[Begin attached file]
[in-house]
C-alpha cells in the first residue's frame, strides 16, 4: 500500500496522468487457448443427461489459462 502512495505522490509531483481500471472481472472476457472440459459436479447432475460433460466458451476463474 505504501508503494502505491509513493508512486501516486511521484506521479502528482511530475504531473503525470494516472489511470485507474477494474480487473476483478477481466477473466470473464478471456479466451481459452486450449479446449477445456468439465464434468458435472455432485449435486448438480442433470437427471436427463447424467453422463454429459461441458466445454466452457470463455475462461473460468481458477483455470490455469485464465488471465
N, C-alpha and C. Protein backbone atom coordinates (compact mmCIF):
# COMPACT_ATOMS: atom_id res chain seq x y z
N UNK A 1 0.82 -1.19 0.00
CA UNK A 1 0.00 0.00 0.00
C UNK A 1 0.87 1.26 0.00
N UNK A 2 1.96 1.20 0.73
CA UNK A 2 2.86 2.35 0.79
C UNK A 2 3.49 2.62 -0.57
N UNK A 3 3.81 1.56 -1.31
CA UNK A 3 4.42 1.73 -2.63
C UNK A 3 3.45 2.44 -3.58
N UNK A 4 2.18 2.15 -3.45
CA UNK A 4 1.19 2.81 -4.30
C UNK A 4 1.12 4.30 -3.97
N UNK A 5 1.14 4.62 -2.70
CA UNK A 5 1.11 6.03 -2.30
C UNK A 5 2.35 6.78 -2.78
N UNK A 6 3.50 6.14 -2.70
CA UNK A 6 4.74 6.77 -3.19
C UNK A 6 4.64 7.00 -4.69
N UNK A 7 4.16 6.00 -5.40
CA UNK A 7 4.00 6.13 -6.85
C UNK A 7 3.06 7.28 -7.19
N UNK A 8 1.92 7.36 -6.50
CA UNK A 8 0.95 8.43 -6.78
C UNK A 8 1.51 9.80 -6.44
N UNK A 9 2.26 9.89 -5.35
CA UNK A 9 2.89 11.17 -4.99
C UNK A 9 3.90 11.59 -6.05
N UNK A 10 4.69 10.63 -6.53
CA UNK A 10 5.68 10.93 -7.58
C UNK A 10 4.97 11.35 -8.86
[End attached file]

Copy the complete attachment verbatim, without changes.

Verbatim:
[in-house]
C-alpha cells in the first residue's frame, strides 16, 4: 500500500496522468487457448443427461489459462 502512495505522490509531483481500471472481472472476457472440459459436479447432475460433460466458451476463474 505504501508503494502505491509513493508512486501516486511521484506521479502528482511530475504531473503525470494516472489511470485507474477494474480487473476483478477481466477473466470473464478471456479466451481459452486450449479446449477445456468439465464434468458435472455432485449435486448438480442433470437427471436427463447424467453422463454429459461441458466445454466452457470463455475462461473460468481458477483455470490455469485464465488471465
N, C-alpha and C. Protein backbone atom coordinates (compact mmCIF):
# COMPACT_ATOMS: atom_id res chain seq x y z
N UNK A 1 0.82 -1.19 0.00
CA UNK A 1 0.00 0.00 0.00
C UNK A 1 0.87 1.26 0.00
N UNK A 2 1.96 1.20 0.73
CA UNK A 2 2.86 2.35 0.79
C UNK A 2 3.49 2.62 -0.57
N UNK A 3 3.81 1.56 -1.31
CA UNK A 3 4.42 1.73 -2.63
C UNK A 3 3.45 2.44 -3.58
N UNK A 4 2.18 2.15 -3.45
CA UNK A 4 1.19 2.81 -4.30
C UNK A 4 1.12 4.30 -3.97
N UNK A 5 1.14 4.62 -2.70
CA UNK A 5 1.11 6.03 -2.30
C UNK A 5 2.35 6.78 -2.78
N UNK A 6 3.50 6.14 -2.70
CA UNK A 6 4.74 6.77 -3.19
C UNK A 6 4.64 7.00 -4.69
N UNK A 7 4.16 6.00 -5.40
CA UNK A 7 4.00 6.13 -6.85
C UNK A 7 3.06 7.28 -7.19
N UNK A 8 1.92 7.36 -6.50
CA UNK A 8 0.95 8.43 -6.78
C UNK A 8 1.51 9.80 -6.44
N UNK A 9 2.26 9.89 -5.35
CA UNK A 9 2.89 11.17 -4.99
C UNK A 9 3.90 11.59 -6.05
N UNK A 10 4.69 10.63 -6.53
CA UNK A 10 5.68 10.93 -7.58
C UNK A 10 4.97 11.35 -8.86